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What to know about Vermont's Property Transfer Tax

Posted by: Will White on October 5, 2017 - 10:01am

One closing cost that is required by the State of Vermont is the Vermont Property Transfer Tax. It is applied any time the deed of a Vermont property is transferred to a new owner, yet is hardly mentioned on any of the websites that breakdown Vermont closing costs. Here are a couple things you should know about the Vermont Property Transfer Tax.

The homebuyer pays the tax

When a home purchase closes, the home buyer is required to pay, among other closing costs, the Vermont Property Transfer Tax. The buyer is taxed is at a rate of 0.5% of the first $100,000 of the home’s value and 1.45% of the remaining portion of the value. 

Example A: Property Transfer Tax due for a typical $200,000 home

 

   $500    (First $100,000 of value times 0.5%)

 

   1,450     (Remaining $100,000 of value times 1.45%)

Tax due

$1,950

 

A VHFA-funded loan may reduce the liability

As the Vermont Department of Taxes explains, some transactions may be exempt from the Property Transfer Tax. If you use a VHFA mortgage program to buy your home, you may be able to save up to $825 in property transfer taxes. Participating lenders across the state can provide more information about this.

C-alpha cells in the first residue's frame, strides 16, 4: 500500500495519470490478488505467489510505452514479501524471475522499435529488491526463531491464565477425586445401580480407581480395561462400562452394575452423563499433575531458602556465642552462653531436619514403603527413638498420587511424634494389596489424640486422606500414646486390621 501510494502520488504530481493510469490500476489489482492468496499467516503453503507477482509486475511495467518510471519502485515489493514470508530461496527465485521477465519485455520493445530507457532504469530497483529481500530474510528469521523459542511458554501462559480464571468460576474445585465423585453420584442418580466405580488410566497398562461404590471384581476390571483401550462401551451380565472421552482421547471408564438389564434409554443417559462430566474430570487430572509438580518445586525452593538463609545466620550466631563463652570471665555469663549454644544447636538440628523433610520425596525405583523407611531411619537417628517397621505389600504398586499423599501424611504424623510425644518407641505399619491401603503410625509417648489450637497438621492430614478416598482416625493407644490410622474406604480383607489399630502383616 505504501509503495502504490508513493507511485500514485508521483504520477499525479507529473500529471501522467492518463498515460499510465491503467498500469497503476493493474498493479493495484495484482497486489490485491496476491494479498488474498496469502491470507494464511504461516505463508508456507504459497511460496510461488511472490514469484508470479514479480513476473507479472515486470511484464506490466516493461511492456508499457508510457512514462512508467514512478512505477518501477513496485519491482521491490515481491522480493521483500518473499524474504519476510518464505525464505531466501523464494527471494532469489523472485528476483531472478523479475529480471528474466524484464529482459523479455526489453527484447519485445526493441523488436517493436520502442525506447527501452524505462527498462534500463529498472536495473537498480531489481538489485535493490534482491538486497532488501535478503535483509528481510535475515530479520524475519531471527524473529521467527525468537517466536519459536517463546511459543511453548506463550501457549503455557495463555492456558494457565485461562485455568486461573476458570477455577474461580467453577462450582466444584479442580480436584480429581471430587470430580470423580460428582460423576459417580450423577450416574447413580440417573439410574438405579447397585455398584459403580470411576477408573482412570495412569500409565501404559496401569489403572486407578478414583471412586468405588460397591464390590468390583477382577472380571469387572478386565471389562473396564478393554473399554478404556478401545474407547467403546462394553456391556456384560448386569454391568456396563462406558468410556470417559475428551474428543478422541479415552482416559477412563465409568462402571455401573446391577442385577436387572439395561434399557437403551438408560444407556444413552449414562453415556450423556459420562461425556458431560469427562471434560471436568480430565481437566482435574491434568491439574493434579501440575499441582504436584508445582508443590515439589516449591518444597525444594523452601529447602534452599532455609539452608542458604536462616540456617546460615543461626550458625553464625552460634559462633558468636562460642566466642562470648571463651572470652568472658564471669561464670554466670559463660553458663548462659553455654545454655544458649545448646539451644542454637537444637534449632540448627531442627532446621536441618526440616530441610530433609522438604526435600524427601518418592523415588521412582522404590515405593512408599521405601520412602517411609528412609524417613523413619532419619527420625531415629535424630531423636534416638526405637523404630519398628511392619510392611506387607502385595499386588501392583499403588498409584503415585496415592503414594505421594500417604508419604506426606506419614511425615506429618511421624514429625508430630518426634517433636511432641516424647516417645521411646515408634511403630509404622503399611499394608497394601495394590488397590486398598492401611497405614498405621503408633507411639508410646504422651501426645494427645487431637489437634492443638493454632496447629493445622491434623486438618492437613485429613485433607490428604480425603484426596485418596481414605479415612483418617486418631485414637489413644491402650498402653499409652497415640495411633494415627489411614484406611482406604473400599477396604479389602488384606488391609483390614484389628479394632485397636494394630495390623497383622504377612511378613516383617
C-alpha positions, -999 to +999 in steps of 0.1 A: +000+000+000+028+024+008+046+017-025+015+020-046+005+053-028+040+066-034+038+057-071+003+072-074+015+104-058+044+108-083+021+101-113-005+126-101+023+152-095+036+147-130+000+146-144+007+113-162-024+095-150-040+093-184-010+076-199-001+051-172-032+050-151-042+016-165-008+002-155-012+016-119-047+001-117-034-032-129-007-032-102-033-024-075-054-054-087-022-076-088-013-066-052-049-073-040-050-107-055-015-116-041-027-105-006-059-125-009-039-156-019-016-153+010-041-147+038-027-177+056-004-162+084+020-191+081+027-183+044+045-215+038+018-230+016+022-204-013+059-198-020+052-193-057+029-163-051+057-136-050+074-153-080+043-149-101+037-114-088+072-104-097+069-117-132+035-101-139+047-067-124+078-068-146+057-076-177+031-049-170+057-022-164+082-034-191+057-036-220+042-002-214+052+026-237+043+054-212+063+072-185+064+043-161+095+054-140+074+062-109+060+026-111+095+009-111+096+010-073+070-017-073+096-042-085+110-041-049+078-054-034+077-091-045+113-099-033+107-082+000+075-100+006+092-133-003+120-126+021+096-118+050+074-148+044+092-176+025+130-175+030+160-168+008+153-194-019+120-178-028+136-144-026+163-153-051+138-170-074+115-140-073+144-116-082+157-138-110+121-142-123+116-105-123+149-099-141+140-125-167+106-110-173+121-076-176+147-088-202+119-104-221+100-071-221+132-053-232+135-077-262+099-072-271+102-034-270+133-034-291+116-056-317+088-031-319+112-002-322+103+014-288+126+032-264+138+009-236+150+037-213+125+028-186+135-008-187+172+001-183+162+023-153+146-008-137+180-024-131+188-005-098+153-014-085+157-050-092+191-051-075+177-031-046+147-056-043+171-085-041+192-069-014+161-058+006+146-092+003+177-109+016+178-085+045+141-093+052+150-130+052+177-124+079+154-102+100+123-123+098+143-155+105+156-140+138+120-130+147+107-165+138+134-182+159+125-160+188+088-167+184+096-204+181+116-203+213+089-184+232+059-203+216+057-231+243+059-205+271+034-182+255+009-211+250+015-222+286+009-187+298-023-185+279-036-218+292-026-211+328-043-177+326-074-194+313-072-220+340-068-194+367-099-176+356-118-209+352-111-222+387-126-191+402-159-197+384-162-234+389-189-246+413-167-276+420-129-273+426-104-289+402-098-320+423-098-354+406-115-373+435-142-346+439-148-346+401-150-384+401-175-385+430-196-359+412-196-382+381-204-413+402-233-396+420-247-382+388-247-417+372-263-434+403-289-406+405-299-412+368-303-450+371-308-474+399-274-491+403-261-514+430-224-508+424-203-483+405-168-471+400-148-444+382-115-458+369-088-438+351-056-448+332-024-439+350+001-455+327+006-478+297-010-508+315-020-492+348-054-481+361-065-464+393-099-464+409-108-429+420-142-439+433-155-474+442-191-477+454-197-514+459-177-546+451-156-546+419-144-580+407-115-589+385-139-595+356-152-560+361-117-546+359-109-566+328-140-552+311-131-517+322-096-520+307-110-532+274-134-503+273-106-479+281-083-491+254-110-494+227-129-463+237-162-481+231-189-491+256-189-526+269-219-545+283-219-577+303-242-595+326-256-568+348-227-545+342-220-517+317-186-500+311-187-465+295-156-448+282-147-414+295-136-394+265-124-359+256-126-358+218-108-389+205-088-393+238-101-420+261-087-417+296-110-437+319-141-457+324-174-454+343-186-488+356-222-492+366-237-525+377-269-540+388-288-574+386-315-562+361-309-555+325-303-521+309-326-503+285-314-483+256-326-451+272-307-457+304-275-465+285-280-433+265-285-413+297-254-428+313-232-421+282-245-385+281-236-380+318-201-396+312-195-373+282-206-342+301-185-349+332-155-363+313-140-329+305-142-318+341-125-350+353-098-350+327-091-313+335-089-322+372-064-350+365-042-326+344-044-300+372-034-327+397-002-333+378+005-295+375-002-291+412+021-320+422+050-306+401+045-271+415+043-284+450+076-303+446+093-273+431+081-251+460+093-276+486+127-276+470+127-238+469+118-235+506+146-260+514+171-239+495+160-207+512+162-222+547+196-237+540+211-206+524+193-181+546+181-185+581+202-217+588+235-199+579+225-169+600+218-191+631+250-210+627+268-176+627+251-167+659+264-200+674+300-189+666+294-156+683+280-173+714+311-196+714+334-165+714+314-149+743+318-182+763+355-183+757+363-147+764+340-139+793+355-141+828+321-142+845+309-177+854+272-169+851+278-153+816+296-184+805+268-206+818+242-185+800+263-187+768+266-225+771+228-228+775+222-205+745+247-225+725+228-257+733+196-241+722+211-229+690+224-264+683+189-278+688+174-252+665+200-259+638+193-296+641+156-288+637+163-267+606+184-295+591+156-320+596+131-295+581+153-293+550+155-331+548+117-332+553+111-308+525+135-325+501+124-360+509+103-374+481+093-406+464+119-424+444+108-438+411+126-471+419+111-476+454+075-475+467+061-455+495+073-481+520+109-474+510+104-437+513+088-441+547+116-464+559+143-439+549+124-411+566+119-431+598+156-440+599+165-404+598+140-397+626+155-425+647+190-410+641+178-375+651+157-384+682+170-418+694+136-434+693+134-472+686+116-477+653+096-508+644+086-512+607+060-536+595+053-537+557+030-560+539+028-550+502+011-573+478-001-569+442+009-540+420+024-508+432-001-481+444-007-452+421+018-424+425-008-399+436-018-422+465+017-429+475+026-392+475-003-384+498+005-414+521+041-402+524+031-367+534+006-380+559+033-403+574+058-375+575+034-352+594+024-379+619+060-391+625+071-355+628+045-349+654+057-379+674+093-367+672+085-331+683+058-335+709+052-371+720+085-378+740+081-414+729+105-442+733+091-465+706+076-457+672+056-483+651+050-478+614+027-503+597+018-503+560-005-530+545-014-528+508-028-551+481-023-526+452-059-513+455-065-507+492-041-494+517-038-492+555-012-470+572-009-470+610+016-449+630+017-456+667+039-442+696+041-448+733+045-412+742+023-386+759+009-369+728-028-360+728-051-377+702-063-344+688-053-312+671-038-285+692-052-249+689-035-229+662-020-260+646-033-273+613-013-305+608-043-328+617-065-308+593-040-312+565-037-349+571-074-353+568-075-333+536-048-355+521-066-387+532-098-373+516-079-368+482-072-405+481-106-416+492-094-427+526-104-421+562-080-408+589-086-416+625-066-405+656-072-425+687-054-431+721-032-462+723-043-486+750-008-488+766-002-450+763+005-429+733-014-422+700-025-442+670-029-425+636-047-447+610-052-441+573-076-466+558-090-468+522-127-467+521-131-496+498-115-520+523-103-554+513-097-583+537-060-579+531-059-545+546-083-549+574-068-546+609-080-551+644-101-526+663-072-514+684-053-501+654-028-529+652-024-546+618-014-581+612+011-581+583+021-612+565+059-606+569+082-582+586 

With VHFA’s mortgage programs, the first $110,000 of the home’s value is exempt from the property transfer tax, and the rate of property transfer tax for the value between $110,000 and $200,000 is 1.25% rather than 1.45%.  Even if the home’s value exceeds $200,000, the reduced tax rates still apply to the value below $200,000.

Example B: Property Transfer Tax due for a typical $200,000 home using a VHFA mortgage

 

$0             (First $110,000 of value times 0%)

 

$1,125      (Remaining $90,000 of value times 1.25%)

Tax due

$1,125

Savings

   $825    ($1,950 due in Example A minus $1,125)

 

Take a look at the programs VHFA offers for information then then find a participating lender near you. Only a VHFA participating lender can pre-qualify you and accept your mortgage application. 

For further information, discuss your situation with your lender and closing attorney.  VHFA is not responsible for determining the amount of tax due or collecting the property transfer tax. 

 

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